Anti-terrorism legislation proposed by leaders of the House Judiciary
Committee this week omits a Justice Department plan to make computer
hacking a federal terrorism offense, punishable by life imprisonment
without the possibility of parole.
But electronic civil liberties groups continue to warn about the enhanced
Internet surveillance powers that would be granted to law enforcement
agencies under the proposal.
House Judiciary Committee chairman James Sensenbrenner (R-Wis.) and
ranking Democrat John Conyers (D-Mich.) introduced the Provide Appropriate
Tools Required to Intercept and Obstruct Terrorism (PATRIOT) Act on
Monday, as an alternative to the Bush Administration's Anti-Terrorism Act
Both proposals would expand the government's legal power to conduct
electronic surveillance, access business records, and detain suspected
Electronic civil libertarians reacted with concern last week after
SecurityFocus reported that the Bush proposal classifies most computer
crimes as "Federal terrorism offenses," exposing hackers to mandatory DNA
sampling, property seizure under the mob-busting RICO statutes, and a
maximum penalty of life imprisonment without the possibility of parole.
"Treating low-level computer crimes as terrorist acts is not an
appropriate response to recent events," said Electronic Frontier
Foundation (EFF) executive director Shari Steele in a statement last week.
"A relatively harmless online prankster should not face a potential life
sentence in prison."
The proposed PATRIOT Act is based on the Justice Department proposal, but
it hones the list of computer crimes that qualify as terrorism, removing
from the list the section of the Computer Fraud and Abuse Act that makes
it a felony to crack a computer for the purpose of obtaining "anything of
Other computer crimes remain on the list, specifically launching a
destructive computer program, making an extortionate threat to damage a
computer, or cracking a government computer and stealing sensitive
information. But to qualify as terrorism under the proposal, any crime,
computer-related or not, would have to be "calculated to influence or
affect the conduct of government by intimidation or coercion; or to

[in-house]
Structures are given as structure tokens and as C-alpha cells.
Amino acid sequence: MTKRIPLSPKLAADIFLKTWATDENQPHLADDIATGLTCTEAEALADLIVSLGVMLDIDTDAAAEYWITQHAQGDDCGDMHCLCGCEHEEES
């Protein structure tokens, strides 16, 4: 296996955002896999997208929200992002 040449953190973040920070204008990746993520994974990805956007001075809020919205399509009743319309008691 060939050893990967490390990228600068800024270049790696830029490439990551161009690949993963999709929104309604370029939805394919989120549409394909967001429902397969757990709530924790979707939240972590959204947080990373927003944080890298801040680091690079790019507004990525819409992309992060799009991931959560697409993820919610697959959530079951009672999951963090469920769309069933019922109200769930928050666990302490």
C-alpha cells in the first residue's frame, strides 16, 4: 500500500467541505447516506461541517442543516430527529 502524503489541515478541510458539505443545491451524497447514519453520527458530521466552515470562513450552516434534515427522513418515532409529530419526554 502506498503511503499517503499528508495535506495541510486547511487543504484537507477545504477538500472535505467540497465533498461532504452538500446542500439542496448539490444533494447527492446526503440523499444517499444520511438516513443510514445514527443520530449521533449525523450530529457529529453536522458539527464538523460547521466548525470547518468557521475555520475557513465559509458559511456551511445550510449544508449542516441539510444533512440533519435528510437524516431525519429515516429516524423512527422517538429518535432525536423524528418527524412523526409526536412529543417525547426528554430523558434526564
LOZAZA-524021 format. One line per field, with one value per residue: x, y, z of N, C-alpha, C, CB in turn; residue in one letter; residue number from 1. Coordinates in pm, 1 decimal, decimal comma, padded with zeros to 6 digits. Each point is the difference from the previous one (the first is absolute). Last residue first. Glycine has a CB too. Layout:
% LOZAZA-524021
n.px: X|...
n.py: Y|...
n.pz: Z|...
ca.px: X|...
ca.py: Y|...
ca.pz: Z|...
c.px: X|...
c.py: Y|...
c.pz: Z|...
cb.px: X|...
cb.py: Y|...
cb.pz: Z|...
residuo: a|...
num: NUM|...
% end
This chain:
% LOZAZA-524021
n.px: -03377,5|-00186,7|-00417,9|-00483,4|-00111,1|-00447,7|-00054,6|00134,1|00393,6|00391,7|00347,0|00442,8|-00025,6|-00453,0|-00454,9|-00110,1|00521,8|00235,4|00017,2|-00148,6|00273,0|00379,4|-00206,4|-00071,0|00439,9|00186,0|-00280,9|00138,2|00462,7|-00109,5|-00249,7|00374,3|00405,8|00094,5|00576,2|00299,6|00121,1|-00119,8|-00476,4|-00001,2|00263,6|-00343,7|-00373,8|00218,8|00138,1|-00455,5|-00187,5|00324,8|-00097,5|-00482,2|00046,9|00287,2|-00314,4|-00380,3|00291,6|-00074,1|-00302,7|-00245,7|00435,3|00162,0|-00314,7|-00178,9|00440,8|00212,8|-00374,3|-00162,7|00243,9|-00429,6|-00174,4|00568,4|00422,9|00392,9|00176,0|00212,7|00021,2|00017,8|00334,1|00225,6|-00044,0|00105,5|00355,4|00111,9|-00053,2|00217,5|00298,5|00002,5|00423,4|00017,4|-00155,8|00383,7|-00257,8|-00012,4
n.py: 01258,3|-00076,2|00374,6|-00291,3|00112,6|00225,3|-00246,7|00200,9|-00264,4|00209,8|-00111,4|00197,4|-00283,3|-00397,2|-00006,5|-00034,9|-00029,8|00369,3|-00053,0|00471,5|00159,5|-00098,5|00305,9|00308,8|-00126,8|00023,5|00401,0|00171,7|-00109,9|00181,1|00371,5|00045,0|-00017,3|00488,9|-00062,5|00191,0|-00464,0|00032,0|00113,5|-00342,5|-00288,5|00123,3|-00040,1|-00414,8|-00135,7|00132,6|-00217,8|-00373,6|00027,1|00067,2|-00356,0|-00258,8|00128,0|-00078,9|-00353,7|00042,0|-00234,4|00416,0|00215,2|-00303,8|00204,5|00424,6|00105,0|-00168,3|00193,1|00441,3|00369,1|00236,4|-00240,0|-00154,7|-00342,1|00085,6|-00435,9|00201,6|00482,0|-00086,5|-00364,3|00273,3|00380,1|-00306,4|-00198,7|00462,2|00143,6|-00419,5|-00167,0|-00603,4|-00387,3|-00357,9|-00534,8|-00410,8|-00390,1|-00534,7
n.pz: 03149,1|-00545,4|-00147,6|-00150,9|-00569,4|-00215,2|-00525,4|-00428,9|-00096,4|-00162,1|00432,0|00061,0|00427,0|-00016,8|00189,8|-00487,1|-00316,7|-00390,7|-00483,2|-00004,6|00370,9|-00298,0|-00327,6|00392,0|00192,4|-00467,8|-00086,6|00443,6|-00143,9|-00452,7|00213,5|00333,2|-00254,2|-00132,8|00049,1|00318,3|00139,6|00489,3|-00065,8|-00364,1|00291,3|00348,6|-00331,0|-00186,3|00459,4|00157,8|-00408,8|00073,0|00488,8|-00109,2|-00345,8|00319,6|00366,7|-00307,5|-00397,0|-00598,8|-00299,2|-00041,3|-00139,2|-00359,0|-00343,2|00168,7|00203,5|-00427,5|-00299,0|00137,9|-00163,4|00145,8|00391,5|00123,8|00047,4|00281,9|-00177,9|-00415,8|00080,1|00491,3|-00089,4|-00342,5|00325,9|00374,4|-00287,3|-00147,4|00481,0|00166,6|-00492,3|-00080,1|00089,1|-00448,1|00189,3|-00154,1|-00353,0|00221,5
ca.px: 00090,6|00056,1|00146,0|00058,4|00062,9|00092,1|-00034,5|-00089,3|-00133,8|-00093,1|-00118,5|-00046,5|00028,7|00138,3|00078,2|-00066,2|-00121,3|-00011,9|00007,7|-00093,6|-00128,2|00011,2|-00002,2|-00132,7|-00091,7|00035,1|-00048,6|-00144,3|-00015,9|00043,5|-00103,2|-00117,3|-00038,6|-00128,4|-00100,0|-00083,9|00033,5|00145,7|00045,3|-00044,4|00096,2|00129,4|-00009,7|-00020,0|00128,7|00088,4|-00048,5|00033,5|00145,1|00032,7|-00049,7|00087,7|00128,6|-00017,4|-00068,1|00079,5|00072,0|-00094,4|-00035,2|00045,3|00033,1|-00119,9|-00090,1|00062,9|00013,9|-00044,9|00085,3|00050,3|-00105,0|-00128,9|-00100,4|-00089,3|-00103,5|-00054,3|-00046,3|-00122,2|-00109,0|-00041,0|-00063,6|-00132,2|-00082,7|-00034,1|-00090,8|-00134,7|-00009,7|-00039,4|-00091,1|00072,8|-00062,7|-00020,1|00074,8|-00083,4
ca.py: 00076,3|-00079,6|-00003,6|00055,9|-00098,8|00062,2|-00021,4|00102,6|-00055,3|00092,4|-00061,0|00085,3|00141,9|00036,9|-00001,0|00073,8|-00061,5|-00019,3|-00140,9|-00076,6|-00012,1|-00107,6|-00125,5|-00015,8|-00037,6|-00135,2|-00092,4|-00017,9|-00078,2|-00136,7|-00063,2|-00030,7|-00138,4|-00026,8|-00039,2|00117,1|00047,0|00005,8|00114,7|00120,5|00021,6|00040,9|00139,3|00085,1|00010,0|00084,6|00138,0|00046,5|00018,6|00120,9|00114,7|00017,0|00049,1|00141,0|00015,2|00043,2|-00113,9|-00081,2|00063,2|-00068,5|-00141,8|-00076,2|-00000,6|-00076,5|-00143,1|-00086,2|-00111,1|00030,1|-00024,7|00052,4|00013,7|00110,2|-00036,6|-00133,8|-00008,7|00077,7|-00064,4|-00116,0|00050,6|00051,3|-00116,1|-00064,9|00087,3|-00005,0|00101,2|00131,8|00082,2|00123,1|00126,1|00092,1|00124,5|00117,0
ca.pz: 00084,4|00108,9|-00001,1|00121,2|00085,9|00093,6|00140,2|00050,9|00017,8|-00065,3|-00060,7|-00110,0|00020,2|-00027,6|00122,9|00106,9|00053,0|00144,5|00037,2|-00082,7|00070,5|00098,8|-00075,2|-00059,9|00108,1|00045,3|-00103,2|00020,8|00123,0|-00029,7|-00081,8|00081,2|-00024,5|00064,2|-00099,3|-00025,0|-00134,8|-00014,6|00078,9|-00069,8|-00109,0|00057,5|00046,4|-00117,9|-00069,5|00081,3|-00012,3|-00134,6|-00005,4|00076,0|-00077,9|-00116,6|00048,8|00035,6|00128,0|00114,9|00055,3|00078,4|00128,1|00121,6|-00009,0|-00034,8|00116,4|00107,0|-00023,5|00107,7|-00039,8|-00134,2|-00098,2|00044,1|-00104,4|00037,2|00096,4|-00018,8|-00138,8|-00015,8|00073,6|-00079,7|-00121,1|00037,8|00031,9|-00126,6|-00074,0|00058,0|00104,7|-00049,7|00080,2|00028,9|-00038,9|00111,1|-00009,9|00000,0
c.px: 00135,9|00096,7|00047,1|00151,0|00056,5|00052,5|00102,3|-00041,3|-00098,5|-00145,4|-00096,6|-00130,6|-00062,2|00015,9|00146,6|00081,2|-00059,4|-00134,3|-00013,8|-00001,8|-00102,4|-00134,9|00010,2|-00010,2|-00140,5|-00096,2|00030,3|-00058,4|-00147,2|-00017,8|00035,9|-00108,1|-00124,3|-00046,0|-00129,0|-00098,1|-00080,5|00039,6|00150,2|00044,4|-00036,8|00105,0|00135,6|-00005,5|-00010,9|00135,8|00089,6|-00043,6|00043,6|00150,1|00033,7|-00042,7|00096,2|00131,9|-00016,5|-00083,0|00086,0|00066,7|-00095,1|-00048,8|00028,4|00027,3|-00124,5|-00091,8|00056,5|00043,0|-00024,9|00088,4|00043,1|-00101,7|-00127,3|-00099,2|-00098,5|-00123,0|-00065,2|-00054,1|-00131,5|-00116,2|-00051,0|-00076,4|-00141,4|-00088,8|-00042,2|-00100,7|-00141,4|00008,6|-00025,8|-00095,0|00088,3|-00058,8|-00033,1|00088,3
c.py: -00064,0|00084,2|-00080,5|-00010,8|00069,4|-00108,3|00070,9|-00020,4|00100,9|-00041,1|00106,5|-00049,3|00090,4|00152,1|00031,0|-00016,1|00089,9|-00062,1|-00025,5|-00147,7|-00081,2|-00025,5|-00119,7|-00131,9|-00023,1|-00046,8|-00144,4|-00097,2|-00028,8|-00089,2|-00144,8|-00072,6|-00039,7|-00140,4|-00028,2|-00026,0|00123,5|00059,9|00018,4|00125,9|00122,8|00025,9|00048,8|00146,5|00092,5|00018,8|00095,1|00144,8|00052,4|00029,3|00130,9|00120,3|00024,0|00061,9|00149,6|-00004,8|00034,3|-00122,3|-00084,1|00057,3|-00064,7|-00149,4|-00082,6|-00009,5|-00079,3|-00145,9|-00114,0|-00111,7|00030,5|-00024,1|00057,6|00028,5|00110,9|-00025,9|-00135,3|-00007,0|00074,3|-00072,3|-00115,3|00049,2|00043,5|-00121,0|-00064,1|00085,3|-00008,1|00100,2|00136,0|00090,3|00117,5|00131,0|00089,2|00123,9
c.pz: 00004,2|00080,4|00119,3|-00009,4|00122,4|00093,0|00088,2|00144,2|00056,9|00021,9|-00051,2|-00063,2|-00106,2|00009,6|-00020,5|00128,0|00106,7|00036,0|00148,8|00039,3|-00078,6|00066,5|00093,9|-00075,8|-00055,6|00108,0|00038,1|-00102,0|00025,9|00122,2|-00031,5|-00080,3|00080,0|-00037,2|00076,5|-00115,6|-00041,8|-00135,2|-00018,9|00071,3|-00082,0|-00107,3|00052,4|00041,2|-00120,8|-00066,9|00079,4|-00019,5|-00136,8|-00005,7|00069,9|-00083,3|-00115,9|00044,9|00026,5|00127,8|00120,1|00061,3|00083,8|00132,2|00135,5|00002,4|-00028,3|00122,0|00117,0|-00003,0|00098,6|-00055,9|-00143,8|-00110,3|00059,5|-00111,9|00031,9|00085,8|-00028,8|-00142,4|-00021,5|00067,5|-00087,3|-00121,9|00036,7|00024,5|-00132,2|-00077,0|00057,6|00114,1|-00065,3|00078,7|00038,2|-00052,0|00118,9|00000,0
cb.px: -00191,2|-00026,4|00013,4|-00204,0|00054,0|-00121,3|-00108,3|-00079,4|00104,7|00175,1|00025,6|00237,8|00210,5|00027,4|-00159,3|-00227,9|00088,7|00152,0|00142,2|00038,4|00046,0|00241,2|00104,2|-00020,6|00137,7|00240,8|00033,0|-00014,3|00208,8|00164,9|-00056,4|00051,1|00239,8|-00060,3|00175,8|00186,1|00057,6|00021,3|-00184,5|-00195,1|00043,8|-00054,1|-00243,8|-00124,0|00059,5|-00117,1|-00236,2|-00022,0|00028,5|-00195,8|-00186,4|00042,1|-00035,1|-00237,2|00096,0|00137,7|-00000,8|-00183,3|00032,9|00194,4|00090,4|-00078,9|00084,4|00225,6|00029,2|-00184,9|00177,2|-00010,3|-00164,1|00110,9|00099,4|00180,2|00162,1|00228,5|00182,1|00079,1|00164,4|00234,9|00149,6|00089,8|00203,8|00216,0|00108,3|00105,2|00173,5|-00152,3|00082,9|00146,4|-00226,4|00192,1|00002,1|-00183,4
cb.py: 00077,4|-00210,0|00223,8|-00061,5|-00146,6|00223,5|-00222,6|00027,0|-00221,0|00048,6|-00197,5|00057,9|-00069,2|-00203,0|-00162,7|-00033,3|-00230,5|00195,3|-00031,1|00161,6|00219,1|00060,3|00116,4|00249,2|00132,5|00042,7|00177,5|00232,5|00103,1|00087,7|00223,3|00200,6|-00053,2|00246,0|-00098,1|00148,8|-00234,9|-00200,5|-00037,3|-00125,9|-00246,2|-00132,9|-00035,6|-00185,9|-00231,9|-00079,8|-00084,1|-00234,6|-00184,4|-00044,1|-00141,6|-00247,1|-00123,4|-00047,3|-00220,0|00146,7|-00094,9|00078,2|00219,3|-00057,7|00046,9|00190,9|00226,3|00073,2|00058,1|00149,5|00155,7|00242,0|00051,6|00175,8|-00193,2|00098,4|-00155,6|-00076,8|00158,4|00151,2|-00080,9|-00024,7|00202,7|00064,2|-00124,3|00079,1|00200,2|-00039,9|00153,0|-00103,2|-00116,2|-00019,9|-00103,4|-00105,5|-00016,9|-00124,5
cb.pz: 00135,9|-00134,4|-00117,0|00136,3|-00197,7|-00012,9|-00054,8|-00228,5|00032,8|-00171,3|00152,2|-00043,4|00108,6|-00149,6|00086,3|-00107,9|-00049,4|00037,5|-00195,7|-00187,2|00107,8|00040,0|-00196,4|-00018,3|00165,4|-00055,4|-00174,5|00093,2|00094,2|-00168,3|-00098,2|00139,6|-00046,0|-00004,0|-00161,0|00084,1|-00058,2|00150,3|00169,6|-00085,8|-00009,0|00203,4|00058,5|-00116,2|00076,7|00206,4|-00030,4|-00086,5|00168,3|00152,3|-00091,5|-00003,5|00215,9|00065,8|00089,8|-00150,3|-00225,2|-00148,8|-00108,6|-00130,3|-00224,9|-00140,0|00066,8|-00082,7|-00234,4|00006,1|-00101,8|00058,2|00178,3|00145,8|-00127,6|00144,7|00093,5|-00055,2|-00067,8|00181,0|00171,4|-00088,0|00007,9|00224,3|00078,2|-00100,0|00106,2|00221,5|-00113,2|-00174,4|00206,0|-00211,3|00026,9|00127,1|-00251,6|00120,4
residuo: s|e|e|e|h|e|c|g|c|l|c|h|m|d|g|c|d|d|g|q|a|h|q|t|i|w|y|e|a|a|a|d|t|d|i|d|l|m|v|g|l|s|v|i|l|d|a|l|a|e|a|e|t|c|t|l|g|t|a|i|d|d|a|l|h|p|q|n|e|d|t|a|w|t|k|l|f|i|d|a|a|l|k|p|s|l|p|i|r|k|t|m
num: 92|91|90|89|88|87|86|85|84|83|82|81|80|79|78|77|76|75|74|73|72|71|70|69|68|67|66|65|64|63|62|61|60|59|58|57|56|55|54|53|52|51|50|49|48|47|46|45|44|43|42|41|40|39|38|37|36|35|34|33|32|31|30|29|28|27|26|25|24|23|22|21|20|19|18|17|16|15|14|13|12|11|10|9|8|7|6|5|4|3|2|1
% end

retaliate against government conduct."
"They've added a subsection that modified the whole concept of federal
terrorism offence," says EFF senior staff attorney Lee Tien. "So that
really removes a lot of concern surrounding that particular issue."
But the EFF and other advocacy groups object to the expanded electronic
surveillance powers that would be granted to law enforcement under
Among other measures, PATRIOT would codify the FBI's current practice of
spying on Internet users without a wiretap warrant, when the surveillance
is for the limited purpose of monitoring "routing" and "addressing"
information, such as the email addresses a netizen corresponds with, or
the web sites he or she visits.
"Our basic position is that the changes that have been made in the bill so
far are relatively small," said Jim Dempsey, deputy director of the Center
for Democracy and Technology (CDT), in a conference call with reporters
Tuesday. "Some very major issues need to be resolved before it can be said
that this legislation is not fundamentally opening up the Internet and
other communications to unwarranted surveillance."
Unlike the Justice Department proposal, under PATRIOT the new surveillance
powers would carry an expiration date: December 31st, 2003.
The Act is scheduled for markup in the House Judiciary committee
In the Senate, Judiciary Committee chairman Patrick Leahy (D-Vt.) has
introduced his own anti-terrorism bill, which is also more restrained than
the Justice Department proposal. Attorney General John Ashcroft met with
Leahy Tuesday morning.
"I'm deeply concerned about the rather slow pace with which we seem to be
making this come true for America," Ashcroft later told reporters. "We
need to be able to put tools in place that would help us disrupt or
prevent additional terrorist acts to which we might be susceptible." By Kevin Poulsen